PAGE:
A Nice Warm Place to Overwinter
As the weather cools down, your likely going to have some unwanted pest guests. Fall pests looking to survive the cold may try to over-Winter in your home. Among your visitors you may have the Norway rat, roof rat, or the house mouse. They have been associated with humans and our environment for thousands of years. They eat the same food we do, they see and remember objects and events. They learn from past experiences, and adapt to changing conditions. Rodents like these are smart.
Fall pests over-Wintering in your home can bring problems with them. Some bring disease and some may do damage to your property. Homeowners complain about gnawed holes, chewed electrical lines, keeping them awake at night, damaged furniture, and damaged food packaging thus causing spoilage are common.
Fall Pests and Salmonella
During their foraging and travels they can be exposed to germs, bacteria and pathogenic organisms and under certain conditions, they can transfer these organisms to people or indoor surfaces. Rats live in sewers and eat garbage where they sometimes come in contact Salmonella. Later they spread these bacteria in their feces.
According to the Centers for Disease Control and Prevention , infection with hantavirus can progress to Hantavirus Pulmonary Syndrome (HPS), which can be fatal. People become infected through contact with hantavirus-infected rodents or their urine and droppings. Deer mice, cotton rats and rice rats are considered the primary carrier of this virus in the Southeast. The white-footed mouse is the main carrier in the Northeast. States with the highest occurrences of this virus are, Arizona, California, Colorado, Idaho, Montana, New Mexico, and Utah.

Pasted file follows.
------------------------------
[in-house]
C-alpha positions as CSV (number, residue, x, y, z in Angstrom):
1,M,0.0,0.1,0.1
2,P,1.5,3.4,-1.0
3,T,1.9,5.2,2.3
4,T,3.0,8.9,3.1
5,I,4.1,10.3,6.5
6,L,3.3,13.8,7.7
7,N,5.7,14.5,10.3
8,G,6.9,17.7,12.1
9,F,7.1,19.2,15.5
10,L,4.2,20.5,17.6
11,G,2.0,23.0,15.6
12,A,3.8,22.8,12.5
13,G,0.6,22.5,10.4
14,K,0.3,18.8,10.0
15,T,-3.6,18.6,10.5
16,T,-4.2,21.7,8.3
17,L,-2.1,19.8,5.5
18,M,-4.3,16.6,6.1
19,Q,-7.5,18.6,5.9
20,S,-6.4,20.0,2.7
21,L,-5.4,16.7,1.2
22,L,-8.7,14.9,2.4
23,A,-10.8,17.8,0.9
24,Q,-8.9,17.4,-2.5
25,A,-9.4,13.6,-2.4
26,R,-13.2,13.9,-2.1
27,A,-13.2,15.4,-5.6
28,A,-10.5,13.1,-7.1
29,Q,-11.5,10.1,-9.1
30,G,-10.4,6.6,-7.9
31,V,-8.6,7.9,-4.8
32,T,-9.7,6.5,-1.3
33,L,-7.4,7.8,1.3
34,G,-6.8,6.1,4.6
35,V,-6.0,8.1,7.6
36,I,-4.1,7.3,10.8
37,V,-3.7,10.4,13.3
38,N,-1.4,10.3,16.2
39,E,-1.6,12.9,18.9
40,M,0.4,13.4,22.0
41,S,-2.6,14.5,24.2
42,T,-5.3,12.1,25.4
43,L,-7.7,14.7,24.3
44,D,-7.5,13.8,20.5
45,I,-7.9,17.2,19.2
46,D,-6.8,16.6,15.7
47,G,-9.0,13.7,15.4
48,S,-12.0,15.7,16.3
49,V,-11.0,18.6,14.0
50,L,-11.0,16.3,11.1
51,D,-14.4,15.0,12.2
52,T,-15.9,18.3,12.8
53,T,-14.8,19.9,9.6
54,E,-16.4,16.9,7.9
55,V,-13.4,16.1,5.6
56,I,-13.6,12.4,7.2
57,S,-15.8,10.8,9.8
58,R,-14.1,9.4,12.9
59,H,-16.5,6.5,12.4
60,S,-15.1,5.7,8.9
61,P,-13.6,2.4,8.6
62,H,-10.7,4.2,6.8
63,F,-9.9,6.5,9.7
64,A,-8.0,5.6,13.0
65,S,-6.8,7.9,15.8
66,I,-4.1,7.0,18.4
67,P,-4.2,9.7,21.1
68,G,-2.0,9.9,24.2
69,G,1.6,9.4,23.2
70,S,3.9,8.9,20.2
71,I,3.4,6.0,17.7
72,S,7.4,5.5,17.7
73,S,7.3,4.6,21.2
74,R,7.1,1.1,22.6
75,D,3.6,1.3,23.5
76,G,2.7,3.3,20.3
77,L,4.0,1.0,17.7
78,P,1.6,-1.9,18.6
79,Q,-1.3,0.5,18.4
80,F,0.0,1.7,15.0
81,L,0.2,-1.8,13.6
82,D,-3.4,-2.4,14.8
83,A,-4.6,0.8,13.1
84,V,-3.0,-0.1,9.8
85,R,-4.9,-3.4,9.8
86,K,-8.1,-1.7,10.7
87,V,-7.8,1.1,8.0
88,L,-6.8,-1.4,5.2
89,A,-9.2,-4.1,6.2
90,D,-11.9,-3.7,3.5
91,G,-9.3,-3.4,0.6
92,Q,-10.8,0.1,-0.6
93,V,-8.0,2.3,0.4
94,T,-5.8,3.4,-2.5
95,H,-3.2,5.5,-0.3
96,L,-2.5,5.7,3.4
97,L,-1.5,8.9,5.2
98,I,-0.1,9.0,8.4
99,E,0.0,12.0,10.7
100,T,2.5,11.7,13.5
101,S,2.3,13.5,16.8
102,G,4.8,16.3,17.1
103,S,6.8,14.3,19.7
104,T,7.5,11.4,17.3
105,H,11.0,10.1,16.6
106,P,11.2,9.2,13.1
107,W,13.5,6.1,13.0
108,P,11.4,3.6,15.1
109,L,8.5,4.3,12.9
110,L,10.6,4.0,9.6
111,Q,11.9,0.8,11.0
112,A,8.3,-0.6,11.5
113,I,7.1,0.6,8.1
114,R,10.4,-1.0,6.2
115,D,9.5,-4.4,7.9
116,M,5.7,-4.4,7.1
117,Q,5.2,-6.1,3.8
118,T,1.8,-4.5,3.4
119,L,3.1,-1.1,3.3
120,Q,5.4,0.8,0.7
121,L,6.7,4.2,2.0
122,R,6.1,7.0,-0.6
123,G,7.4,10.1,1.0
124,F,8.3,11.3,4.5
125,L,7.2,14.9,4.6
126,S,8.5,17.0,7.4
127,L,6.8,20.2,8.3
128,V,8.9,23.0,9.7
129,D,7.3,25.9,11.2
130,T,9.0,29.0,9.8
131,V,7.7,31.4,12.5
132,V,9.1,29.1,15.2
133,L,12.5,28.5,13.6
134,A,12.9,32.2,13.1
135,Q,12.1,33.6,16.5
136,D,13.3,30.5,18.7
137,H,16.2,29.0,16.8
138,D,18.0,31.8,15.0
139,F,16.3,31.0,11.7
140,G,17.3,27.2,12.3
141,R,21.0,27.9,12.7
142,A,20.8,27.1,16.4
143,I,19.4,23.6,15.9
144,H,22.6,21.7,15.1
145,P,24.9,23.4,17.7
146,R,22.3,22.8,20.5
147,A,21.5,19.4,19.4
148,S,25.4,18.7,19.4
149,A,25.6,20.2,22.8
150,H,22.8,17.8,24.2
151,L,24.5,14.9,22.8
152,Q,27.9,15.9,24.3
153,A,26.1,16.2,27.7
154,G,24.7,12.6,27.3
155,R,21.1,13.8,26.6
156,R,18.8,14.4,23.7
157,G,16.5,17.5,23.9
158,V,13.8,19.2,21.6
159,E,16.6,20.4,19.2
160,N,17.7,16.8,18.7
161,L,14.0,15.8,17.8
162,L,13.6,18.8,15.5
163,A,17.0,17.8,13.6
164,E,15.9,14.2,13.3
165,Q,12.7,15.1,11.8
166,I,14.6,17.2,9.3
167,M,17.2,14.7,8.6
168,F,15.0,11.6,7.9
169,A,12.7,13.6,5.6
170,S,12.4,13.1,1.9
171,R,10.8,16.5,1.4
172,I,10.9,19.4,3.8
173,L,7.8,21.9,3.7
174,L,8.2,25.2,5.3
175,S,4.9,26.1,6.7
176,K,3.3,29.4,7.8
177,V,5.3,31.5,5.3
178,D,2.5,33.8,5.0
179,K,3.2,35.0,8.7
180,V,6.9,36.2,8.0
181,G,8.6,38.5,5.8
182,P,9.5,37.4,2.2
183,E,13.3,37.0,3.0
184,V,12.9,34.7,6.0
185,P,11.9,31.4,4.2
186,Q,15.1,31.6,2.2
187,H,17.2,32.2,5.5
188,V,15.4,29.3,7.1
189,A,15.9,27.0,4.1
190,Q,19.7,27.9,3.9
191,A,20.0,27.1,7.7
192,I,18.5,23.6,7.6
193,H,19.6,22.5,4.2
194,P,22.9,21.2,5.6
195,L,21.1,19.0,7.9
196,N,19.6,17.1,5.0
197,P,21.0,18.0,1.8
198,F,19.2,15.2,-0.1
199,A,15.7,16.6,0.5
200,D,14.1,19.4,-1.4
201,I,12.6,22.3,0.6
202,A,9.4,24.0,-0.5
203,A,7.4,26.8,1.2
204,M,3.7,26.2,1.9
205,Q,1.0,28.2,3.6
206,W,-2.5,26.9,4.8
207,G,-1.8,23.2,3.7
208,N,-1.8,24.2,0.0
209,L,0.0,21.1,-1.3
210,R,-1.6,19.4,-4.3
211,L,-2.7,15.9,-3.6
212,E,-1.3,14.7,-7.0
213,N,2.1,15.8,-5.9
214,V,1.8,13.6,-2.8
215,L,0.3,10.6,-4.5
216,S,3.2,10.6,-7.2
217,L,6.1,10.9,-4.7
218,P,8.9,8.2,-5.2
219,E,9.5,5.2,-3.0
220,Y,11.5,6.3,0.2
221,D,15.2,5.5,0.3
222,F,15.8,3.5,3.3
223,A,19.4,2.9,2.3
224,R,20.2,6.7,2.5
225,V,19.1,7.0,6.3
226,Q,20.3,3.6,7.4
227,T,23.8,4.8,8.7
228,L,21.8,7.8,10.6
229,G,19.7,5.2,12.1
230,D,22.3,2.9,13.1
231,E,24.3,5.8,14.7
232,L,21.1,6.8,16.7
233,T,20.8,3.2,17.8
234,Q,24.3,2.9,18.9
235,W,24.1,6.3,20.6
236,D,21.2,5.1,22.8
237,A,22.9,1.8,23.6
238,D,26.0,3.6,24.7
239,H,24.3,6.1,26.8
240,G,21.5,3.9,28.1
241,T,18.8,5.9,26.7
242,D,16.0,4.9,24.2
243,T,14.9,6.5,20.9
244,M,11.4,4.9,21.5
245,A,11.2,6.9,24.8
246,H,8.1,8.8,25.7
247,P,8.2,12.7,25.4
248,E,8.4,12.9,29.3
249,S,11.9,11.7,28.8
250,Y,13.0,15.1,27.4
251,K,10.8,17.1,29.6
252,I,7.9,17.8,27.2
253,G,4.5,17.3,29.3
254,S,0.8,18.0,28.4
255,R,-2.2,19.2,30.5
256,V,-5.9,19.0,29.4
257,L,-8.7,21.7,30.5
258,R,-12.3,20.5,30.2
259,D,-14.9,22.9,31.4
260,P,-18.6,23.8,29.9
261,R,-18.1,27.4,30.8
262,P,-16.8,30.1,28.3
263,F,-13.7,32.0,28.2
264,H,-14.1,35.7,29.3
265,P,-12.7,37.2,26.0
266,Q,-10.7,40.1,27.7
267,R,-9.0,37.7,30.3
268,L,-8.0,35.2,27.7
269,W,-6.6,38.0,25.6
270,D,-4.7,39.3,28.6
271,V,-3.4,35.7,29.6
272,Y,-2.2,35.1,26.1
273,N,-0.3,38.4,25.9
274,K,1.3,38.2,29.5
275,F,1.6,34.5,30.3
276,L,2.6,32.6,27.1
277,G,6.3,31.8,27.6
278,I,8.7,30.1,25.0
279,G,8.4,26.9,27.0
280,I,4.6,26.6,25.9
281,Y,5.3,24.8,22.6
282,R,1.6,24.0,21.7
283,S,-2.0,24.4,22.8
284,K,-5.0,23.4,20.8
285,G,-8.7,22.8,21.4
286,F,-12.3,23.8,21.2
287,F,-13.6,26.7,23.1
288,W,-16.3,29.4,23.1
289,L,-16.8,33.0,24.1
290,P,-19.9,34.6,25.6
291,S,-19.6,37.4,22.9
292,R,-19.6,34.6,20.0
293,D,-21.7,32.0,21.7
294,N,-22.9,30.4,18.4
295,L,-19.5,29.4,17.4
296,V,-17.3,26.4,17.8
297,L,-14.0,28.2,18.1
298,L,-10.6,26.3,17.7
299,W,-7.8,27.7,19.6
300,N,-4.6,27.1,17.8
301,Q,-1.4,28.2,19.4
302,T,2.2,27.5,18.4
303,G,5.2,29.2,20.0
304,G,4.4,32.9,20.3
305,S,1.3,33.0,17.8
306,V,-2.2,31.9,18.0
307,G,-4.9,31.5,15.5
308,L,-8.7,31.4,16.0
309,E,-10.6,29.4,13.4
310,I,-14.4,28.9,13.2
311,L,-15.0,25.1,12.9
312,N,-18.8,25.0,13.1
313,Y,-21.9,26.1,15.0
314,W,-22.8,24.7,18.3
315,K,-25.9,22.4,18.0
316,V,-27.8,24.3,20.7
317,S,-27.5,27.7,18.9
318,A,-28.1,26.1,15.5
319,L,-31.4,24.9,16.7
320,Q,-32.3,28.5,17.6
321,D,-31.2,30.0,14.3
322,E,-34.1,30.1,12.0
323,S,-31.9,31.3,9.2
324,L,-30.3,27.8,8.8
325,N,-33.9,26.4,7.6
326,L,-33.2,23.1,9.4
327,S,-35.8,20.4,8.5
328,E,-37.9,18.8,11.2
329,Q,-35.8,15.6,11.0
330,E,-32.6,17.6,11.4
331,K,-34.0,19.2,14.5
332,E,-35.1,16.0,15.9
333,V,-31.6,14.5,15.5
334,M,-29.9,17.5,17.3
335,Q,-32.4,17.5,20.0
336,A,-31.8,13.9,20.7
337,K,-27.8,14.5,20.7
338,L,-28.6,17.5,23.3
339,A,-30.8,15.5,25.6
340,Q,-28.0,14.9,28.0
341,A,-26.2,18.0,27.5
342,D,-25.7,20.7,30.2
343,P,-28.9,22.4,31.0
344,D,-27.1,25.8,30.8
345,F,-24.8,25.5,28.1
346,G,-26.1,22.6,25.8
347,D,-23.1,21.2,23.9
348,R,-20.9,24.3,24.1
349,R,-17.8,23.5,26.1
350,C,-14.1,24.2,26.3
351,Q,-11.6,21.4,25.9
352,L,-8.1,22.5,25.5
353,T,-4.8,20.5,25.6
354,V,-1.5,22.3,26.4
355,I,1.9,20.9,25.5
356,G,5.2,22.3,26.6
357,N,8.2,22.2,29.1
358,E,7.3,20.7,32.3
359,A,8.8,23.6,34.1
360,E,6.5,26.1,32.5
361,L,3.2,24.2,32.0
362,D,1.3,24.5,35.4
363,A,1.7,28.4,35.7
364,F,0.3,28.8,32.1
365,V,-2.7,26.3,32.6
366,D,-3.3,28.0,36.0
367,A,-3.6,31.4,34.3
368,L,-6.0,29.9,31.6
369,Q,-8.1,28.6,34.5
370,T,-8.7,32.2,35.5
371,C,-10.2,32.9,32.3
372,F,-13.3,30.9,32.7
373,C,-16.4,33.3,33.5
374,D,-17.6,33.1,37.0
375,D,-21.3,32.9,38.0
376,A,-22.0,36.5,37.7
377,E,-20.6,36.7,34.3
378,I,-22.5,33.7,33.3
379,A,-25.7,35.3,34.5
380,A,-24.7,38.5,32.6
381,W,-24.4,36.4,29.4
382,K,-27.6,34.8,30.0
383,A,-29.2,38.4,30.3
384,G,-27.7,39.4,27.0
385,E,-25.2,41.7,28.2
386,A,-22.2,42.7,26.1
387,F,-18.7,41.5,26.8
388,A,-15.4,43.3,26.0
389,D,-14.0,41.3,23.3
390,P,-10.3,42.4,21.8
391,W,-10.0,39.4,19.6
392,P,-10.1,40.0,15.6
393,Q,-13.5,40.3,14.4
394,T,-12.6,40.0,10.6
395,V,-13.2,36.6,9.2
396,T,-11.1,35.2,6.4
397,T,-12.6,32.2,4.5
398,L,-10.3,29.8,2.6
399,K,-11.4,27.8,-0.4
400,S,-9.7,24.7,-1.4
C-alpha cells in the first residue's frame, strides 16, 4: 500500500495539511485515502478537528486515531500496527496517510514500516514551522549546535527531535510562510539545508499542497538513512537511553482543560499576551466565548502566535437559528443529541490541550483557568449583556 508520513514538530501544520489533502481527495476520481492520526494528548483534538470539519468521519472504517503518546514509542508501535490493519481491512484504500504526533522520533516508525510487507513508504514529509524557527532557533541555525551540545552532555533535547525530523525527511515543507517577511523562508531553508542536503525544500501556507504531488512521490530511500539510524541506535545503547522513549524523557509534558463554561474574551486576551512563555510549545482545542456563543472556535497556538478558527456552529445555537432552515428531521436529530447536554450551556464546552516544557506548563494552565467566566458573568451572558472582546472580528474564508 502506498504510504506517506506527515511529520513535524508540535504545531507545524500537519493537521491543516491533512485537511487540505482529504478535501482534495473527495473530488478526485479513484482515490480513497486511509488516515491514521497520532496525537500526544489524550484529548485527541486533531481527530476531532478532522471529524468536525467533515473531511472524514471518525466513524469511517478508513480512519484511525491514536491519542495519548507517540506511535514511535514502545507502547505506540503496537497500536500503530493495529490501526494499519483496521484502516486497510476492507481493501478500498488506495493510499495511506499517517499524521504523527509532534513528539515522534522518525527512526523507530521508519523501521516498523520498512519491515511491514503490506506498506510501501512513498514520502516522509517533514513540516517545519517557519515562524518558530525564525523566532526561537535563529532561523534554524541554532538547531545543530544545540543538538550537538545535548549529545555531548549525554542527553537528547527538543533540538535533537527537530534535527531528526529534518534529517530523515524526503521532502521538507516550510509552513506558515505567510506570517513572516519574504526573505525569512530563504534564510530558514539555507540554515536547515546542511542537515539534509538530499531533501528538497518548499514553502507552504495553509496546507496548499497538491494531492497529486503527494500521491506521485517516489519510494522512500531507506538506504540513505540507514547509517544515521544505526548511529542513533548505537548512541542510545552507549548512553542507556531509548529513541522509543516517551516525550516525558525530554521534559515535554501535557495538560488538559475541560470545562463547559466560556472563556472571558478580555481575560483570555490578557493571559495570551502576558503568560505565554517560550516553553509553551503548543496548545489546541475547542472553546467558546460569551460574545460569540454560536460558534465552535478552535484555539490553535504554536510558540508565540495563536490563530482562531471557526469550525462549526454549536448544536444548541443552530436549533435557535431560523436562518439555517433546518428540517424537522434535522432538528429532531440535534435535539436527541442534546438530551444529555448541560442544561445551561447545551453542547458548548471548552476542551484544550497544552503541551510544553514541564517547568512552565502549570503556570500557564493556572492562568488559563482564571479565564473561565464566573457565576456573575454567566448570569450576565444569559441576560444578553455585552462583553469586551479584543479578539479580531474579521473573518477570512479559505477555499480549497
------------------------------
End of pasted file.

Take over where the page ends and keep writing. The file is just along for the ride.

Stop Fall Pests Before They Come Inside
Examine the exterior perimeter of your structure. Make your inspection for signs of pests before leaves fall and snow covers the ground. Examine the exterior of your home for noticeable cracks or holes that will allow Fall pests seeking shelter to enter. Look for borrow holes in the ground near your foundation and under your porches or decks. Trim tree limbs and branches to insure that if an insect or an animal was going to reach your roof, it isn’t going to be easy.
Clean up the clutter in your garage and sheds and check for pest entrance points and fix them if necessary. If you have garage door casing that are already damaged you can fix them quickly with Garage Door Rodent Guard. This will keep smal rodents out and it’s an easy fix. For larger holes use a very good rodent patching material like this stainless steel mesh fabric called Xcluder.
Fall pests activity will come from mice, rats, raccoons, squirrels, opossums, roaches, and other minor players. Get your home ready to keep them out.
*William H Robinson, The Service Technicians Field Manual, 2011; Mr. Robinson is also the Technical Director, B&G Equipment Co.